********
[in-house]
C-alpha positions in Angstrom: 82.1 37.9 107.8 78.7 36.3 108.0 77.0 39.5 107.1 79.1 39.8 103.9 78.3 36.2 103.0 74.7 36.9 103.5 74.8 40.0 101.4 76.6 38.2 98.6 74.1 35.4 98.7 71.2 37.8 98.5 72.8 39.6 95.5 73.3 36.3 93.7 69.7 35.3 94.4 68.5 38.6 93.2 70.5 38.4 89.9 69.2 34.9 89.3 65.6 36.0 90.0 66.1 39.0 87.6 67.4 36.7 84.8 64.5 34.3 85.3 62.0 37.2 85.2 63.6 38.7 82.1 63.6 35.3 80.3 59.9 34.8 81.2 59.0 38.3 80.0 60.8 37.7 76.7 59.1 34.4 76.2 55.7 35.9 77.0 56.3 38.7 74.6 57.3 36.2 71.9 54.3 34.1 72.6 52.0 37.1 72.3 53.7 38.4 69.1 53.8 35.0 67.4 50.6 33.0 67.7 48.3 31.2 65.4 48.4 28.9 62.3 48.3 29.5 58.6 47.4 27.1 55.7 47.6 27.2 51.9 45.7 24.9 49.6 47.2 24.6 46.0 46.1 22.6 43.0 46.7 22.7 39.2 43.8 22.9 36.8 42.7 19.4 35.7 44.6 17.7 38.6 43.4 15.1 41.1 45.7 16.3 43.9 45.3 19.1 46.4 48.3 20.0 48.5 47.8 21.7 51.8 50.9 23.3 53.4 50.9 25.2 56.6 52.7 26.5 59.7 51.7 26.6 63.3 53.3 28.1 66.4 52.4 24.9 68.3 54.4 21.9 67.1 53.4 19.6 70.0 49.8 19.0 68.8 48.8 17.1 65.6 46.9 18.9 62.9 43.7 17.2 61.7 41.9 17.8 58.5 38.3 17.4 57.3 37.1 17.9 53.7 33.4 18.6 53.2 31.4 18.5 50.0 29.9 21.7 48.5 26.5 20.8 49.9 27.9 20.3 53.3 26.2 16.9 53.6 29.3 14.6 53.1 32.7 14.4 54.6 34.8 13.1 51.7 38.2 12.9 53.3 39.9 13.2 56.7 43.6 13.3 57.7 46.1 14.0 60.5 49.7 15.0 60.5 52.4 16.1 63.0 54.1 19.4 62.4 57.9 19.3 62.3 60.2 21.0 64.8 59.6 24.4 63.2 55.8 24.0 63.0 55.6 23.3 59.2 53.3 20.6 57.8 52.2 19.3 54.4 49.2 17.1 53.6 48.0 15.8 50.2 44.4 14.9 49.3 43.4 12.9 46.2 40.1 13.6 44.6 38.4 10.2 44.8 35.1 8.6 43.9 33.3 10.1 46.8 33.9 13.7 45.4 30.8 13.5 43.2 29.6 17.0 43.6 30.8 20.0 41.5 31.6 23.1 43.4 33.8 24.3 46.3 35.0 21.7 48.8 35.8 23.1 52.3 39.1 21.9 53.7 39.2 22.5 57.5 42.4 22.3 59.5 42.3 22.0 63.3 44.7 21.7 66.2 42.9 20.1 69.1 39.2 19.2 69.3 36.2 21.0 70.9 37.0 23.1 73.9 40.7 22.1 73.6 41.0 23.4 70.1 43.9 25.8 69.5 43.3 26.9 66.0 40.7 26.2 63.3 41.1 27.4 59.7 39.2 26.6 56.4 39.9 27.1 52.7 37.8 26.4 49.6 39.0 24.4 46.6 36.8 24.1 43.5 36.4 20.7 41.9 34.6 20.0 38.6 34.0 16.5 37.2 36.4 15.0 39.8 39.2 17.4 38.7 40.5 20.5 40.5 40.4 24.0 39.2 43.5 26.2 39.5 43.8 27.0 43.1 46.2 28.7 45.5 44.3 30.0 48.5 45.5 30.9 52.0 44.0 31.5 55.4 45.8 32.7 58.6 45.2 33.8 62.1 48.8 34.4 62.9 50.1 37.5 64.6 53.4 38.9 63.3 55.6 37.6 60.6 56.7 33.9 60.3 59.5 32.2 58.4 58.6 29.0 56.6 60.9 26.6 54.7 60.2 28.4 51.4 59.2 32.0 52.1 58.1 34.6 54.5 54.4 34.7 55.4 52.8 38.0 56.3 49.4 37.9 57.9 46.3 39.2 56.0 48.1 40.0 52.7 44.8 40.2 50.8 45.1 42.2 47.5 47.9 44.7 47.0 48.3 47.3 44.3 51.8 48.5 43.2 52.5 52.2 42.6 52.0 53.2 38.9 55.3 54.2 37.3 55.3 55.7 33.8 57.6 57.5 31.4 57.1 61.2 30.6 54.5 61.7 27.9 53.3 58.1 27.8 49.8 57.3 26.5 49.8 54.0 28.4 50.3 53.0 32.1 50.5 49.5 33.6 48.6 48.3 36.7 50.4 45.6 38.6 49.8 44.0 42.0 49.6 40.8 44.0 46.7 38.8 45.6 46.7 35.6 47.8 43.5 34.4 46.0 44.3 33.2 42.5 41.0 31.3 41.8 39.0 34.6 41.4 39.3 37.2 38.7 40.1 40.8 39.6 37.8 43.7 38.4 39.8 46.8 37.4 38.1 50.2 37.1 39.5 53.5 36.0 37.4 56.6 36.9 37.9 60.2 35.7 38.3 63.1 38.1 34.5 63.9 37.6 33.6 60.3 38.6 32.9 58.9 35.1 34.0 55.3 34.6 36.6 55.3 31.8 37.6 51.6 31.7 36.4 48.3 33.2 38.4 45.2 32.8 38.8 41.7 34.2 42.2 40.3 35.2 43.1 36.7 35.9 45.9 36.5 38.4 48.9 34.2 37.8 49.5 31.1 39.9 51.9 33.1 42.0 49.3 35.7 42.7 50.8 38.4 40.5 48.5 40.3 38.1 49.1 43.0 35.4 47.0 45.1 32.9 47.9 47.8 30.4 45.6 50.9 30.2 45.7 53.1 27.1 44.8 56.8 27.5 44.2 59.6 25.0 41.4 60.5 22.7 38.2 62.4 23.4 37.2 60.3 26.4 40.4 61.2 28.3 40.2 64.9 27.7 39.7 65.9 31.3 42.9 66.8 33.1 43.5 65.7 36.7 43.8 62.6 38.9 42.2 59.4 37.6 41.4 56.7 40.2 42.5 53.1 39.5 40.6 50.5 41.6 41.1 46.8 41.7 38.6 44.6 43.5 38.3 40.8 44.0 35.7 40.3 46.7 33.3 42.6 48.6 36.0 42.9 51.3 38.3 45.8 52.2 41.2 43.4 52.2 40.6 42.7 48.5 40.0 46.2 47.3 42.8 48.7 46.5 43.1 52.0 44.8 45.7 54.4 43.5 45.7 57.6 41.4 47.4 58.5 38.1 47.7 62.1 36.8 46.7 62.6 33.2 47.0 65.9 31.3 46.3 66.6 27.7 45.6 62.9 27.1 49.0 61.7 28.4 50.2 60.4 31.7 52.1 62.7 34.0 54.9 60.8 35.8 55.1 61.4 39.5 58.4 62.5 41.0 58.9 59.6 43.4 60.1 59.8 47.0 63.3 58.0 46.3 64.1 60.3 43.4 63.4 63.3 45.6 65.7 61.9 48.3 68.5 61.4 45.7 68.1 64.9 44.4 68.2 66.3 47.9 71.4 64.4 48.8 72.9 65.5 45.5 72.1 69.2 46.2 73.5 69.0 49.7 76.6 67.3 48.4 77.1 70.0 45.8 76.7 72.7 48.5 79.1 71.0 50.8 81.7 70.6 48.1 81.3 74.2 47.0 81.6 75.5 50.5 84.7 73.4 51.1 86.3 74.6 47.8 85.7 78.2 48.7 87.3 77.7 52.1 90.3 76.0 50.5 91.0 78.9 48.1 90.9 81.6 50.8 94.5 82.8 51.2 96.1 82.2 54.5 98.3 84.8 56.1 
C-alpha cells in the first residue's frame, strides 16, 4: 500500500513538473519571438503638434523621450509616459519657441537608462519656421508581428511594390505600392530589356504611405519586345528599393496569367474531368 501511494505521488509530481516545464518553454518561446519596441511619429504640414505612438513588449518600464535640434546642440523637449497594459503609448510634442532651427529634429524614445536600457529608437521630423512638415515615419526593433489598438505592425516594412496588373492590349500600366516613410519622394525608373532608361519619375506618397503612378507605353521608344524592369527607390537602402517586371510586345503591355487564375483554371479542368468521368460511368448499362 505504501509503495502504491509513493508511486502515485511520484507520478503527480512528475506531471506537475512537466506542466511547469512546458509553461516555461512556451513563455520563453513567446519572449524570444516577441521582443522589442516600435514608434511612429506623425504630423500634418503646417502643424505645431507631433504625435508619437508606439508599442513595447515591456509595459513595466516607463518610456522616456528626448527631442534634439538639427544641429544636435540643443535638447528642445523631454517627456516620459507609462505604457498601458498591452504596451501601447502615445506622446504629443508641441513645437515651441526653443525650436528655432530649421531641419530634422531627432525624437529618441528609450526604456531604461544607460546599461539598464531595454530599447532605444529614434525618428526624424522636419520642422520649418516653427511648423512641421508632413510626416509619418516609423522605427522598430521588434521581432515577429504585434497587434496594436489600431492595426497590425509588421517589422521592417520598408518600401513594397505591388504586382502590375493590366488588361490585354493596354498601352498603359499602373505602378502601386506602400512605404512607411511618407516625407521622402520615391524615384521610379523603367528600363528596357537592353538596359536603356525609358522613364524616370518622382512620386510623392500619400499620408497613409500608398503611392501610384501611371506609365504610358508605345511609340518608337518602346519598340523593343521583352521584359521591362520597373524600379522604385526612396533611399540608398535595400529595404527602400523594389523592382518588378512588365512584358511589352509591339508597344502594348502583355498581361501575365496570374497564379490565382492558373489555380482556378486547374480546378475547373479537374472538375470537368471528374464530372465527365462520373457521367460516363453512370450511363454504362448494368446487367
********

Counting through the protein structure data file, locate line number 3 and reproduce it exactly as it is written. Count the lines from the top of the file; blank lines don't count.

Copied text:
C-alpha cells in the first residue's frame, strides 16, 4: 500500500513538473519571438503638434523621450509616459519657441537608462519656421508581428511594390505600392530589356504611405519586345528599393496569367474531368 501511494505521488509530481516545464518553454518561446519596441511619429504640414505612438513588449518600464535640434546642440523637449497594459503609448510634442532651427529634429524614445536600457529608437521630423512638415515615419526593433489598438505592425516594412496588373492590349500600366516613410519622394525608373532608361519619375506618397503612378507605353521608344524592369527607390537602402517586371510586345503591355487564375483554371479542368468521368460511368448499362 505504501509503495502504491509513493508511486502515485511520484507520478503527480512528475506531471506537475512537466506542466511547469512546458509553461516555461512556451513563455520563453513567446519572449524570444516577441521582443522589442516600435514608434511612429506623425504630423500634418503646417502643424505645431507631433504625435508619437508606439508599442513595447515591456509595459513595466516607463518610456522616456528626448527631442534634439538639427544641429544636435540643443535638447528642445523631454517627456516620459507609462505604457498601458498591452504596451501601447502615445506622446504629443508641441513645437515651441526653443525650436528655432530649421531641419530634422531627432525624437529618441528609450526604456531604461544607460546599461539598464531595454530599447532605444529614434525618428526624424522636419520642422520649418516653427511648423512641421508632413510626416509619418516609423522605427522598430521588434521581432515577429504585434497587434496594436489600431492595426497590425509588421517589422521592417520598408518600401513594397505591388504586382502590375493590366488588361490585354493596354498601352498603359499602373505602378502601386506602400512605404512607411511618407516625407521622402520615391524615384521610379523603367528600363528596357537592353538596359536603356525609358522613364524616370518622382512620386510623392500619400499620408497613409500608398503611392501610384501611371506609365504610358508605345511609340518608337518602346519598340523593343521583352521584359521591362520597373524600379522604385526612396533611399540608398535595400529595404527602400523594389523592382518588378512588365512584358511589352509591339508597344502594348502583355498581361501575365496570374497564379490565382492558373489555380482556378486547374480546378475547373479537374472538375470537368471528374464530372465527365462520373457521367460516363453512370450511363454504362448494368446487367